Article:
6) Foreign Accent Syndrome (2007)

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Fairfax, Virginia: Although Robin Jenks Vanderlip was born in Pennsylvania and lives in Virginia, she speaks with an Eastern European accent. It came about after she fell down a stairwell in an office building and hit her head, the damage to her brain causing what’s known as Foreign Accent Syndrome. Little is known about the rare syndrome, in which head trauma results in alterations of speech inflections and pronunciations, making it sound like the victim has a foreign accent. In Vanderlip’s case, she sounds Russian. Perhaps the most famous person to suffer from the syndrome is singer George Michael, who emerged from a pneumonia-induced coma in 2011 with what he called a “West Country” English accent rather than his normal London lilt.

5) Family Looks Ugly (2012)

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Groningen, Netherlands: After suffering a stroke, an unnamed 62-year-old Danish woman began to experience what’s known as “prosopometamorphopsia,” or the inability to recognize faces because they look distorted. Strangely, though, the condition was subjective, affecting primarily members of her own family. Thus, while strangers and celebrities looked fine most of the time, she found that her immediate family looked “ugly” and were unrecognizable more than half the time. Using techniques such as focusing on clothing, hair and voices, however, she’s been able to manage the condition.

4) Cures Cocaine Addiction (2012)

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Montreal, Canada: An unnamed 42-year-old Canadian man who had been hooked on cocaine for over 20 years suffered a stroke but survived with a highly unusual — and beneficial — side effect: his addition was cured. Doctors believe the stroke targeted the area of the brain that senses pleasure and basically eliminated his craving to feel that particular type of high. Oddly, the patient suffered another unusual side effect: “micrographia,” or abnormally small handwriting.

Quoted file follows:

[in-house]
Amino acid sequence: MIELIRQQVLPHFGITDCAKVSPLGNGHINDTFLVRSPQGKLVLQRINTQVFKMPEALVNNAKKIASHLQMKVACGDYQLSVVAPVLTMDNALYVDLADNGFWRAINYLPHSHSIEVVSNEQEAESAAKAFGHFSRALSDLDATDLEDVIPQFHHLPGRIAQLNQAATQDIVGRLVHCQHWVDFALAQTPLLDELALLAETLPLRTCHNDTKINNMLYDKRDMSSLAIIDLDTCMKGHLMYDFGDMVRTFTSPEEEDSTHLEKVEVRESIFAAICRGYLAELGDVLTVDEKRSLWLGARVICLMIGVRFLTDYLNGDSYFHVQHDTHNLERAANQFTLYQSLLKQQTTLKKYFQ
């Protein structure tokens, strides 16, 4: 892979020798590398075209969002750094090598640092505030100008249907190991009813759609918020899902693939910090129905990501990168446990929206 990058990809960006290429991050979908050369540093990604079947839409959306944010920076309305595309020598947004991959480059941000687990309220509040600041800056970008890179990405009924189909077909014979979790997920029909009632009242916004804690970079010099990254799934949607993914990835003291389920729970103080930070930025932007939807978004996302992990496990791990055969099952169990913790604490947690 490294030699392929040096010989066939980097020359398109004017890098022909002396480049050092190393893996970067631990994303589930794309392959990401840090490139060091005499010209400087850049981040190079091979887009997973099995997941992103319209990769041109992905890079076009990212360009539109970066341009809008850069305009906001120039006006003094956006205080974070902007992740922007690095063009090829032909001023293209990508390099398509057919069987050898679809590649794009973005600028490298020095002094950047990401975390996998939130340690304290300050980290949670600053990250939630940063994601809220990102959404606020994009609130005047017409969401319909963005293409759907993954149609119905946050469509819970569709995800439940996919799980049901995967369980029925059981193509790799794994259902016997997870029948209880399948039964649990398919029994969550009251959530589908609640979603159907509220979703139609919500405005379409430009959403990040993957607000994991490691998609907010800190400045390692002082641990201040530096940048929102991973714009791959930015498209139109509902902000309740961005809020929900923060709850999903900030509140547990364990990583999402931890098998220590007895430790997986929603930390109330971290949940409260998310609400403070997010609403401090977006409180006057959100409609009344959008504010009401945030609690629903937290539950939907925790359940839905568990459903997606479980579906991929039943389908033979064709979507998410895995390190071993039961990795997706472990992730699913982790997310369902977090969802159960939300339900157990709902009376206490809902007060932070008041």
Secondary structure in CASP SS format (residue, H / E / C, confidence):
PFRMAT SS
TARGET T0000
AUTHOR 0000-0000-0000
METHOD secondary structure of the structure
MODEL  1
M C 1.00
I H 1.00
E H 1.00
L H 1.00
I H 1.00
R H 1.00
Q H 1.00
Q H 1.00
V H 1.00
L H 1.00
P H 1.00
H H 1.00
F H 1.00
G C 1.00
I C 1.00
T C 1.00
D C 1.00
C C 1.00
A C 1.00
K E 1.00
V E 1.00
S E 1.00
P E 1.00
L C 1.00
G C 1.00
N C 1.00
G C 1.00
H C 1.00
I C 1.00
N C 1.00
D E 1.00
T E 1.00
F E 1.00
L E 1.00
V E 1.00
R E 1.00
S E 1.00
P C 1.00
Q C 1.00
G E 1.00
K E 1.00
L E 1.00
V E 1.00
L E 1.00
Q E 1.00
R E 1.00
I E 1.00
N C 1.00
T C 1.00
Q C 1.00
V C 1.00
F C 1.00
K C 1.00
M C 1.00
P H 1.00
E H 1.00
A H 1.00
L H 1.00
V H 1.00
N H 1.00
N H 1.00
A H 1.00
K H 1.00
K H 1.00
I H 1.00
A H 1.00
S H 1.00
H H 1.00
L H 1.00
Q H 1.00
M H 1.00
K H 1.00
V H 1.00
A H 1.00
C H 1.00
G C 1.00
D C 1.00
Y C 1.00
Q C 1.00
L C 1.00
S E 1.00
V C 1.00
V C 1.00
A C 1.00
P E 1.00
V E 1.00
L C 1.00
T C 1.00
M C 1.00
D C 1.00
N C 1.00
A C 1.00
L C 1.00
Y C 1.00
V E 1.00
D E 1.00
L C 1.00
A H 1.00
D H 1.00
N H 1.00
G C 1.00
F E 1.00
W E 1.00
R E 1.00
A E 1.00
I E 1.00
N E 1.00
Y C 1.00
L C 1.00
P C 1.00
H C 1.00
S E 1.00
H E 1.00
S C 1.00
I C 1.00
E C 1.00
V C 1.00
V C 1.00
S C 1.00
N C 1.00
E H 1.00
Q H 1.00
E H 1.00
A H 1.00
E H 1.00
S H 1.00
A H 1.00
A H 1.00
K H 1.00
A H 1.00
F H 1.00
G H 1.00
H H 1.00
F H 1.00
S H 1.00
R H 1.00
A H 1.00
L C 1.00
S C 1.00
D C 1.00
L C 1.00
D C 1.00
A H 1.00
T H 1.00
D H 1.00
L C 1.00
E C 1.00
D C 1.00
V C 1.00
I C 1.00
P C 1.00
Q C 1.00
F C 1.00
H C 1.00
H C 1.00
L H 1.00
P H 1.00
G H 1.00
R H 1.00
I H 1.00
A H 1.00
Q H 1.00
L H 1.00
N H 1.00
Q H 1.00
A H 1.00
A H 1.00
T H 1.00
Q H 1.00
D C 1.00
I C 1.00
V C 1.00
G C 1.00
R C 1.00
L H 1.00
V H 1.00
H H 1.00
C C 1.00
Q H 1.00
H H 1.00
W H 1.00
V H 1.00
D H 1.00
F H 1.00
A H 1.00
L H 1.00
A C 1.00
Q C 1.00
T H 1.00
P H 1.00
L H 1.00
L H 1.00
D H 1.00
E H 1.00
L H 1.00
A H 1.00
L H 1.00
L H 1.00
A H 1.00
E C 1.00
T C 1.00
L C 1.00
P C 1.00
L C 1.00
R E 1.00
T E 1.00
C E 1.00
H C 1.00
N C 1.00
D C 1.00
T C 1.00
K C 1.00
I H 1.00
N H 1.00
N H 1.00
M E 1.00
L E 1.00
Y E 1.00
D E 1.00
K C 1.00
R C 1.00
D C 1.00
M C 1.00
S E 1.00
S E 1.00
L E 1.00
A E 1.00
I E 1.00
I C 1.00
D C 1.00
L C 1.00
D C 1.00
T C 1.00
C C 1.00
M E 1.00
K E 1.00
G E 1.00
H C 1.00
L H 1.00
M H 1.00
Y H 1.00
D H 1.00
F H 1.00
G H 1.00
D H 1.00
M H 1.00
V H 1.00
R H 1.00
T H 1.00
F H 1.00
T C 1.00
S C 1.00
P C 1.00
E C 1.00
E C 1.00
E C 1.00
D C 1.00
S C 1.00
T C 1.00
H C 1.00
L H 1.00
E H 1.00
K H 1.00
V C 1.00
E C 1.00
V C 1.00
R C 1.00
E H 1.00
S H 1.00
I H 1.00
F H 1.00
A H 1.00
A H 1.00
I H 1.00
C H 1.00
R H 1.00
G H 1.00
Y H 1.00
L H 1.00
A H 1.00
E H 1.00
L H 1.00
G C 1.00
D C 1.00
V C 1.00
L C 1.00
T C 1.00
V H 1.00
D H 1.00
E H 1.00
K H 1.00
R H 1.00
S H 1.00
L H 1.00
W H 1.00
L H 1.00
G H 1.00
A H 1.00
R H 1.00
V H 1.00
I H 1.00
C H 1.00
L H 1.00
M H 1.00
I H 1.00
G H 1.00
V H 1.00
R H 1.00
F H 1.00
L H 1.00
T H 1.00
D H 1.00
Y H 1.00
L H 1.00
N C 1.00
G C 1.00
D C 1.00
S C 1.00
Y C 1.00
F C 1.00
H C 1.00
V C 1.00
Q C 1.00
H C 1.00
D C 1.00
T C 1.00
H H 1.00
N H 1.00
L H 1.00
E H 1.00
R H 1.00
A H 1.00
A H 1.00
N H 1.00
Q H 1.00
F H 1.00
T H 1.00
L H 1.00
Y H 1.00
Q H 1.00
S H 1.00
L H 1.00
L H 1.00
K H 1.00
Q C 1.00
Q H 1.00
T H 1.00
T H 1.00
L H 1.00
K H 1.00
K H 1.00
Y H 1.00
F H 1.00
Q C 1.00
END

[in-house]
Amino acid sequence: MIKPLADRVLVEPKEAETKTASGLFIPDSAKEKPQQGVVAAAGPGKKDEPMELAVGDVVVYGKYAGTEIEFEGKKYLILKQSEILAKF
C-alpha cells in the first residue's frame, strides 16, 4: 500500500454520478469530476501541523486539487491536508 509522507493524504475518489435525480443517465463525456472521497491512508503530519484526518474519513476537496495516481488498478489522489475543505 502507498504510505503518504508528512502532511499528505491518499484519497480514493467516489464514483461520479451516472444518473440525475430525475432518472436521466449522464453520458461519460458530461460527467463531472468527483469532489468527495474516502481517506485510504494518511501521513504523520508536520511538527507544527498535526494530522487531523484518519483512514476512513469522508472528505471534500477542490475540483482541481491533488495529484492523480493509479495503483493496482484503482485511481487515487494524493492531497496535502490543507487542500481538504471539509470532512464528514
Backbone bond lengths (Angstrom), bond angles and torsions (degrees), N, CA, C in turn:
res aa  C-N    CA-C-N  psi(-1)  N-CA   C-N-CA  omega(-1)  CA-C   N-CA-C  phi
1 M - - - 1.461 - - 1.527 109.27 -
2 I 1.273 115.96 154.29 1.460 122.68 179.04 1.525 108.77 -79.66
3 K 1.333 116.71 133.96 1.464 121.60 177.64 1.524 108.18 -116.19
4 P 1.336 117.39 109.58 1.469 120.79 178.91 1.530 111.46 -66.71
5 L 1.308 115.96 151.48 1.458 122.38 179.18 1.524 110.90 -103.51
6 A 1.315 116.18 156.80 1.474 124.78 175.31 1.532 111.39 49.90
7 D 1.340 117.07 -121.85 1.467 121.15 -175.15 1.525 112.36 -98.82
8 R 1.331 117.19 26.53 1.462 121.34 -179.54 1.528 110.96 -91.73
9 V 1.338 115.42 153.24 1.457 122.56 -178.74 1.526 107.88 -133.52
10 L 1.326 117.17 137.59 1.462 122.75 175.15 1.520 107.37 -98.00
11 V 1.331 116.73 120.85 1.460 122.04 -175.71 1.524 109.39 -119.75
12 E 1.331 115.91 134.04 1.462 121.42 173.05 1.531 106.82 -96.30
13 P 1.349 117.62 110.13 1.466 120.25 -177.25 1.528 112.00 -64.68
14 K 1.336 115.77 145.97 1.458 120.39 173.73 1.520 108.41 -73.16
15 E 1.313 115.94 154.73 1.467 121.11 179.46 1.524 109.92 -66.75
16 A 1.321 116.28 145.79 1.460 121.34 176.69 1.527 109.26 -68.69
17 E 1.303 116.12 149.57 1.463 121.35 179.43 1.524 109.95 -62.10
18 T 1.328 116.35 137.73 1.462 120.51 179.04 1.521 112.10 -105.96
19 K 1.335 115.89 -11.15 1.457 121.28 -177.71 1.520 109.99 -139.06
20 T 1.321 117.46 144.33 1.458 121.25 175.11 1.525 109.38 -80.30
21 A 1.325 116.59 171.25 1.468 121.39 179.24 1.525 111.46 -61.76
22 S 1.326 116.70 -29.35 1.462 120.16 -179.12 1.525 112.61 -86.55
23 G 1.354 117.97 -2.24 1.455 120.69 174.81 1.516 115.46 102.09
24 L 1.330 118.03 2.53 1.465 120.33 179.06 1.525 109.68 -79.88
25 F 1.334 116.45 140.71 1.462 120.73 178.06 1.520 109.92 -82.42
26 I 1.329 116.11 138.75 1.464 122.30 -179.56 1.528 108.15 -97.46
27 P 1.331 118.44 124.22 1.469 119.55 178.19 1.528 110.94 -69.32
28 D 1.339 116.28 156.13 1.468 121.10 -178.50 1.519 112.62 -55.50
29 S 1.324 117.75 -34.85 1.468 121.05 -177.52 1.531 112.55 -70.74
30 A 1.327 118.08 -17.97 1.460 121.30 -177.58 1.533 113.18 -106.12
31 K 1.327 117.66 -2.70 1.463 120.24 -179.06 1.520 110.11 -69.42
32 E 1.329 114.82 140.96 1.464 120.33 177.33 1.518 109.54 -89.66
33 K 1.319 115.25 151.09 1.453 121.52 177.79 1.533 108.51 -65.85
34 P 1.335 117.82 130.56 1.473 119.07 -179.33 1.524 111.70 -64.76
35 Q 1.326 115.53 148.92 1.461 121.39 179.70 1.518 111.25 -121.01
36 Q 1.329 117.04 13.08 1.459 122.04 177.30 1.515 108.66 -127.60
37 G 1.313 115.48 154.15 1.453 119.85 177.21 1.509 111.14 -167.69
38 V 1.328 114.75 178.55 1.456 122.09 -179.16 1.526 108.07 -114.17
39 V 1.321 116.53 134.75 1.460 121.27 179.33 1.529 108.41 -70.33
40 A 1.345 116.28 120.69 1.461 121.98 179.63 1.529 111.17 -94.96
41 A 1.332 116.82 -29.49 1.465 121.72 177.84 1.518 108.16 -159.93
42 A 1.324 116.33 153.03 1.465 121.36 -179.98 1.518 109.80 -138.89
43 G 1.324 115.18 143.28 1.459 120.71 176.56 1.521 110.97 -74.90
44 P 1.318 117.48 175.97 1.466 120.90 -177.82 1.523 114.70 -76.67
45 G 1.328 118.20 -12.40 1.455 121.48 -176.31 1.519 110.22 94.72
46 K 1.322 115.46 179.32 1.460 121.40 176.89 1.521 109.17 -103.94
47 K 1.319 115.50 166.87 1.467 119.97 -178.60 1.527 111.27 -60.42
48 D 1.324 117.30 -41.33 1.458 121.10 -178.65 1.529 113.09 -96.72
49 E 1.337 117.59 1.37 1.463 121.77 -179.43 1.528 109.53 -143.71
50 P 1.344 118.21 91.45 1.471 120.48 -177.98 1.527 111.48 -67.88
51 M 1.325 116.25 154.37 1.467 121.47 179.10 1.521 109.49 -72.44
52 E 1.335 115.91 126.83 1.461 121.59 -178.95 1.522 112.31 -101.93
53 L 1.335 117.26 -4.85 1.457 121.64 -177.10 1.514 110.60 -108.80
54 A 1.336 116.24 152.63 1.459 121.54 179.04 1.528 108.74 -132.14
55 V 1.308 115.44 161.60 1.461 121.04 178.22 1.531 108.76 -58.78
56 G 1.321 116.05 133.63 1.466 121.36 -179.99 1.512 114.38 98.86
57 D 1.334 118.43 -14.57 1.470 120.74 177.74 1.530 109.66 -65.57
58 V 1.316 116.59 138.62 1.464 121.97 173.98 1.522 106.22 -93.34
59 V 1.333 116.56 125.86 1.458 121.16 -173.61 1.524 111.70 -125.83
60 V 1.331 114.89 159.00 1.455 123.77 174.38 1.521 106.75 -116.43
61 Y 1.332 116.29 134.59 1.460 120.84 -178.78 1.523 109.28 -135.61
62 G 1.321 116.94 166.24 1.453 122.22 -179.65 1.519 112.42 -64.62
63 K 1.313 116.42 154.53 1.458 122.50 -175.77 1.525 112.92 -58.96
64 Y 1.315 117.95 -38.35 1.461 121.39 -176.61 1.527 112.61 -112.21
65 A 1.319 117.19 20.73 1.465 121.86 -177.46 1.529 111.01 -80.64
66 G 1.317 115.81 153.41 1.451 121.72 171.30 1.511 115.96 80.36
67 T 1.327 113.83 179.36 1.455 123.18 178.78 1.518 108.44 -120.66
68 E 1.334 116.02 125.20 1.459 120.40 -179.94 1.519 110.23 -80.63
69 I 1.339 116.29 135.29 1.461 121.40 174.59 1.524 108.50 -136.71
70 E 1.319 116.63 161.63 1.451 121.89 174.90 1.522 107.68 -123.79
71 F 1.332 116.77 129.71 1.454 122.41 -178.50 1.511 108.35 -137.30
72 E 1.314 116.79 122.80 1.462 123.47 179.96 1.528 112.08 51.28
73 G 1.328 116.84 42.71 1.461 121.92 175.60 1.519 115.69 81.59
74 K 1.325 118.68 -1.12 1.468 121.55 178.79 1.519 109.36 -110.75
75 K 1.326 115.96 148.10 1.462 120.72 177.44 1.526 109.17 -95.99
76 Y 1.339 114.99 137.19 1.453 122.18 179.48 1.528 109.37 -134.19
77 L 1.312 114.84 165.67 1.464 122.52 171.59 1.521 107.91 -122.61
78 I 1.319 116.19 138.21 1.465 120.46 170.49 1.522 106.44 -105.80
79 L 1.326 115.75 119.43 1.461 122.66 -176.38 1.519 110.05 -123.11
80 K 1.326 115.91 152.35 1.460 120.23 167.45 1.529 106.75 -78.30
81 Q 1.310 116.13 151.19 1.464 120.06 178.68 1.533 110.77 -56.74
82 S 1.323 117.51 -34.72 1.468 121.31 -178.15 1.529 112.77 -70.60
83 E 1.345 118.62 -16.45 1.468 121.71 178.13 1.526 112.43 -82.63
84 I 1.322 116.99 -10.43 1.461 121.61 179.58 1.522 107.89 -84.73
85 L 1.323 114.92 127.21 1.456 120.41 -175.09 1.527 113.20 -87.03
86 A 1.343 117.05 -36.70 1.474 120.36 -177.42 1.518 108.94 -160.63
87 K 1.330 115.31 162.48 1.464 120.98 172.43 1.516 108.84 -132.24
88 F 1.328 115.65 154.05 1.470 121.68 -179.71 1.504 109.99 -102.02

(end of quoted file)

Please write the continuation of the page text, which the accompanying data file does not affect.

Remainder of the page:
3) Smoking Toddler (2009)

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Huizhou, China: If brain trauma can cure an addiction, it can also apparently create one. When 3-year-old Ya Wen emerged from a five-day coma after being hit by a van, her parents were shocked to find she’d developed an addiction to cigarettes, smoking up to a pack a day. To top it off, she also got a taste for alcohol — “Three glasses of beer is no problem to her” — and suddenly would wear only boys’ clothing. If I didn’t know better, I’d say she was possessed by the spirit of Morton Downey Jr.

2) Feels No Fear (2010)

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Iowa City, Iowa: An unnamed woman suffering from a rare disease that damaged her amygdala, a part of the brain believed to control emotions, has lived a large part of her life without the ability to lose fear. She feels other emotions just fine, but when confronted with scary circumstances — spiders, snakes, supposedly “haunted” houses and even life-threatening situations like being beaten and mugged at gunpoint — her mind doesn’t process the fact that she should be scared. This comes in particularly handy when she watches Here Comes Honey Boo Boo.

1) Homosexuality (2005)

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Ystrad Mynach, Wales: Burly 260-pound rugby player Chris Birch, 20, was showing off for his buddies by doing a backflip when he fell and cracked his neck, triggering a stroke. The stroke in turn triggered something amazing: a complete reversal of his sexuality. For the first time in his life, he found himself attracted to men — which was a bit of an issue, given he was engaged to a woman at the time. Birch eventually broke up with his fiancee, lost over 100 pounds, quit his day job at a bank and became — wait for it — a hairdresser.